Believe it or not, after I thought of this title, I realized it was catchy and did a search on it to see if it has been used elsewhere. It has. A doctor left her practice because she could no longer stand the fact that many people are dying because of medications that are being given. Her story is here:
The very people we rely on to save our lives are sacrificing us on the altar of profit. Want to know how much Big Pharma is paying your doctor? Check here: https://projects.propublica.org/docdollars/.
Dr. Daniels wants to give colleagues the benefit of the doubt. I have no doubt.
Here’s the Medicare numbers: https://openpaymentsdata.cms.gov/
One of my doctors is living a really nice life. I’m glad I never let him convince me to take that drug he was touting for Multiple Sclerosis. He made a few bucks on that one. But it can elevate blood pressure, and there is a 50% chance that elevation will be permanent. I like my blood pressure just fine, thank you.
Everyone seems to be out to make a buck these days. Many are doing it by plugging a hole in a disease with drugs that open up ten others. I’ve been through the mill with such practices. I think I’m done.
Now, remember. I always go on the supposition that I am not unique. If this kind of thing can happen to me, it is probably happening to others. Our facts may differ, but there is, most likely, similarities in our stories.
So here goes:
On September 1st, 2016, I started taking a drug touted to me by my neurologist and her sidekick neuropsychologist. I was beginning to have difficulty grabbing words out of my vocabulary.
“This drug,” the psychologist said, “will impede the progression of that process—stop it dead in its tracks.”
That drug was Aricept. It was considered to be an off-label use. It impacts the brain, and damn did it impact my brain and most of my other organs. I dutifully opened the prescription bottle each and every day to take my dose. By the end of December, I was toast. I experienced rabid insomnia, constant diarrhea, and too many other side effects to mention.
My first bout with the hospital had me instinctively calling my neurologist.
“I have patients to see,” she loudly declared.
The mouse in my mind whispered, but I thought I was your patient. Hell followed.
I entered the hospital two additional times until another doctor finally took me off the drug in May because he felt it was causing muscle spasms, but that wasn’t the worst of it. No doctor I had seen even questioned that drug as being the source of my problems. They simply added more drugs—one of which incited temporary blindness. I caught that one quick. I was starting to learn. During my first bout at the hospital, I was put on a combination of drugs by a Nurse Practitioner that causes pre-renal failure in women in my age group. I just happened to distrust that bloke enough to stop the mix after five days. Is my kidney function impaired? Somewhat, but here’s hoping.
In October of last year, I fell. Perhaps you read The Saga of Cracks. I made the mistake of grinding to my feet and going home to ensure I was truly hurt. When I finally relented and went to the doctor a few days later, I asked for help and was denied. Complications ensued, my good knee went bad, and instead of help, I got this: https://joyce-bowen.blog/2018/01/25/needham-7-some-other-place-in-cambridge-ma-and-thank-the-lord-for-2018-2/. I’ve slowly come to the conclusion that a paycheck was in the offing. I had assets that could be liquidated. Instead of putting me in the hospital to fix my knee, they tucked me under failure to thrive. Now that’s nursing home fodder. Can’t take care of yourself? We’ve got just the hellhole to stick you in. My question is this: Does the hospital dumping you in one of its four affiliate hellholes get a piece of the action? The only way to acquire compassion these days is to have a fat enough bank account to pay for it and keep the vultures away—I mean the two-legged kind.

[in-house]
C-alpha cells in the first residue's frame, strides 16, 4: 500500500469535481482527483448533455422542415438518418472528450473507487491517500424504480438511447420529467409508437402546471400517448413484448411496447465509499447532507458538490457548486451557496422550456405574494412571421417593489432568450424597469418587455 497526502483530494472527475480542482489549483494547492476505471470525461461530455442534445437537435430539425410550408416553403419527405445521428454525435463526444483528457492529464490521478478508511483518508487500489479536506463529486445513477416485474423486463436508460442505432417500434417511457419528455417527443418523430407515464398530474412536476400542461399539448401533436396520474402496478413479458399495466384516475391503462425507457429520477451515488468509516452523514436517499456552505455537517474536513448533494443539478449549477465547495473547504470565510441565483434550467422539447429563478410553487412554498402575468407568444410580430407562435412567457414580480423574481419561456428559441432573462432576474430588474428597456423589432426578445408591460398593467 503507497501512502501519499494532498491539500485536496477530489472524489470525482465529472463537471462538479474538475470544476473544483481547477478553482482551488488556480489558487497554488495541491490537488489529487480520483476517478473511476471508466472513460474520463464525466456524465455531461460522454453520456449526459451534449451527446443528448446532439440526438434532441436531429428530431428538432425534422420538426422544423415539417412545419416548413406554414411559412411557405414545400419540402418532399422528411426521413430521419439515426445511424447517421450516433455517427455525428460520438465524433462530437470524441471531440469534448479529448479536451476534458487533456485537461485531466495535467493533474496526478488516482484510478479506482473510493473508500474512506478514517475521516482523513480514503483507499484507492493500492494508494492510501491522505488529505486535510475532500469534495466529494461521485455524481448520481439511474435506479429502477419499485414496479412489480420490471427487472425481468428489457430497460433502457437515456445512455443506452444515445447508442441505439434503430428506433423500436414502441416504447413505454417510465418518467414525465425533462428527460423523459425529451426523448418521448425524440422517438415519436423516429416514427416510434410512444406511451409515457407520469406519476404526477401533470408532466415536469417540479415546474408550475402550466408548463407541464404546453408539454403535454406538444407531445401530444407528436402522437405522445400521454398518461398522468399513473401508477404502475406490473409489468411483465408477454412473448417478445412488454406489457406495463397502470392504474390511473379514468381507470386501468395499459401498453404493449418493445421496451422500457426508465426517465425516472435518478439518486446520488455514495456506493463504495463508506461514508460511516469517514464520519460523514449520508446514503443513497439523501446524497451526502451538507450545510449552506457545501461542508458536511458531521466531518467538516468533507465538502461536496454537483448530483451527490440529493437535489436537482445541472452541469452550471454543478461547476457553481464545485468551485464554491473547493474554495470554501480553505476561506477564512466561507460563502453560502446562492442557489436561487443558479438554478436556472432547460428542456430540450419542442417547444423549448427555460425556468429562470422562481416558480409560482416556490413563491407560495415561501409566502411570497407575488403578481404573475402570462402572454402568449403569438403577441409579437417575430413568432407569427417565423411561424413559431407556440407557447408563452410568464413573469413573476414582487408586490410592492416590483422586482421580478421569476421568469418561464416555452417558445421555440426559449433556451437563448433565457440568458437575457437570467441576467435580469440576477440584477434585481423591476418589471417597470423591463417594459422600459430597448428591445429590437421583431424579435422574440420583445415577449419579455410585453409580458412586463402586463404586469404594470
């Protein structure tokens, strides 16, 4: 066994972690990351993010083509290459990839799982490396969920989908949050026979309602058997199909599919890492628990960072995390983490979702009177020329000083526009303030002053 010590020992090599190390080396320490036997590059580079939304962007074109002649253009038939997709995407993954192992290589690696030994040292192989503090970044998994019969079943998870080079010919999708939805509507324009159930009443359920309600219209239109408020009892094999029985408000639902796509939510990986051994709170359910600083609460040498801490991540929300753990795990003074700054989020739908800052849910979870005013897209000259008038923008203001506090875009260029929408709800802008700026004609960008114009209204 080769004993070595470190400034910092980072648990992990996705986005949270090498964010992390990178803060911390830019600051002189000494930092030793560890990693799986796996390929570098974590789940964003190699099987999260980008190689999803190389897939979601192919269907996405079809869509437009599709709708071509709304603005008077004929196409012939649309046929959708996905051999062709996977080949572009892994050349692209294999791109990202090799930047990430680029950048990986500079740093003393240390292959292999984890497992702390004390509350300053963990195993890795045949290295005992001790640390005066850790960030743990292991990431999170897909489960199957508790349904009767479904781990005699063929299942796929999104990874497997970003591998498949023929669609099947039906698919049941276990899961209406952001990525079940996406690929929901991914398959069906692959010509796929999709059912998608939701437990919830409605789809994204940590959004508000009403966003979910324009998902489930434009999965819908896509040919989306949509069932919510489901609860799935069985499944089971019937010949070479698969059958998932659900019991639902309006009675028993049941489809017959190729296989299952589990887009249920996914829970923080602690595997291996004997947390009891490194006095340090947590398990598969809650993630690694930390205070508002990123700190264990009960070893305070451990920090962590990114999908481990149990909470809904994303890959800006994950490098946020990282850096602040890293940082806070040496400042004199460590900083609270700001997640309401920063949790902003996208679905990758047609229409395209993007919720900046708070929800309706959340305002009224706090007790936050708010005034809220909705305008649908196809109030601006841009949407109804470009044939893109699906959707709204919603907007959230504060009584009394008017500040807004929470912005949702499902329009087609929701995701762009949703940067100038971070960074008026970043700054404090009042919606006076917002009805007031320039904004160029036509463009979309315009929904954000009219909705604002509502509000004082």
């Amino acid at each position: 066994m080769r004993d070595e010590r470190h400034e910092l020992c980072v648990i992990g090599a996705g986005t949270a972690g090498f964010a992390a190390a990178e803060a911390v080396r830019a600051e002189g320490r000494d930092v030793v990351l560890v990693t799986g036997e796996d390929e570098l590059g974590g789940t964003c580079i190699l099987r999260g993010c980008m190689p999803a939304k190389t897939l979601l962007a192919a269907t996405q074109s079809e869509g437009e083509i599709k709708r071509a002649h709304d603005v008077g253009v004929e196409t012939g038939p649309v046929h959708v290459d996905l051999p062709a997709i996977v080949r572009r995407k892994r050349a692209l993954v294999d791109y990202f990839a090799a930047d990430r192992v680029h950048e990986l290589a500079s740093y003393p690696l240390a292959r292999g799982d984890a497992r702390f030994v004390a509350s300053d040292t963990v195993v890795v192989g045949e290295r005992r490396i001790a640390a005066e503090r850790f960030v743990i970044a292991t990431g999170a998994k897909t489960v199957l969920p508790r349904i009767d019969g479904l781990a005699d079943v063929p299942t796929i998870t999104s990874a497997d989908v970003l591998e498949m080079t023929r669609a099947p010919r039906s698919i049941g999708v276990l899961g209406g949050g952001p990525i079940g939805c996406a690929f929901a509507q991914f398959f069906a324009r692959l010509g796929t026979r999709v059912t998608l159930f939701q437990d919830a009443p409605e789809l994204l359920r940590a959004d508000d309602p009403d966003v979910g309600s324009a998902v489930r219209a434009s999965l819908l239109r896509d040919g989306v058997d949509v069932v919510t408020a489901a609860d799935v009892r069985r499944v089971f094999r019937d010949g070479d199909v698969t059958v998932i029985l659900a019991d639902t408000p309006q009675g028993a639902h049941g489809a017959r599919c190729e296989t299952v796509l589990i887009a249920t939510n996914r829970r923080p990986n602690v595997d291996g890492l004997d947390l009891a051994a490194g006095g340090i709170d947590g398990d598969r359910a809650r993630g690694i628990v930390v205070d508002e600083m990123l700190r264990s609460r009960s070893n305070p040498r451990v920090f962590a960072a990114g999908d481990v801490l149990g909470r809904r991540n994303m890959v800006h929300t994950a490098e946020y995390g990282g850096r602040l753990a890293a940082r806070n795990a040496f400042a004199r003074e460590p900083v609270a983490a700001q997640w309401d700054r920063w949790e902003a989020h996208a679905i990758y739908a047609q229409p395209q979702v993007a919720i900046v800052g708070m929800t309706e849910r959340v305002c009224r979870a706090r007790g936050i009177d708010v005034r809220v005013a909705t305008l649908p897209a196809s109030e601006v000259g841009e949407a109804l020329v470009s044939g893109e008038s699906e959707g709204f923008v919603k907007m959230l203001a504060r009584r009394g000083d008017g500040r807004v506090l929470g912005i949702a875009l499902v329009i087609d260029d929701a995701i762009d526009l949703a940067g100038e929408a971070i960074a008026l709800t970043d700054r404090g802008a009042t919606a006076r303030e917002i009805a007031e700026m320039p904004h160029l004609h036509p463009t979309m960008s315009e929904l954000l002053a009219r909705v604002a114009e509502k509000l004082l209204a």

Luckily, I escaped.
We were once patients. We are now paychecks. When I asked one doctor when medicine went in the shitters, he said, “About the 80’s.” From my point of view, it’s been at least from the 60’s.
I chanced upon a woman on my way out of a building housing one of my doctors. She spoke of her husband’s death. He had had cancer, and he and his wife had been told some miracle drug would save his life. What a heartache. As the husband slowly wound towards death, the wife told the staff, “Hey—he’s dying!” The equivalent back was turned; falsified compassion withdrawn, and the man died. Buck made and the body simply became the meat on a slab it always was.
Dr. Vinay Prasad is trying to raise the alarm on the ineffectiveness of these drugs. www.vinayakkprasad.com. They’re expensive, of course, and professionals gain access to fancy clothes and buckets of champagne.
Netflix stocks a few terrific documentaries about doctors, pharmaceuticals, and medical devices. Don’t take my word for it—watch them. The word is there.
https://www.netflix.com/title/80104330 Attacking the Devil–the Thalidomide story
There is a new’s story on a doctor enriching himself through bad medicine here: https://abcnews.go.com/Health/whistle-blower-helped-expose-michigan-cancer-doctor-mistreated/story?id=32369291
Death by Medicine https://www.youtube.com/watch?time_continue=3&v=aRBvMQBucxg
As long as there is a living, breathing, warm body, a bank account can be stocked. And these entities have essentially inured themselves from consequences by taking charge of our legal system. The only way out for the little guy is doing his/her own research.
White-coat syndrome has taken on a new meaning—be afraid—be very afraid.
And by the way… I hear the FDA gets 40% of its budget from Big Pharma and the Medical Device industries.
Copyright 2018 Joyce Bowen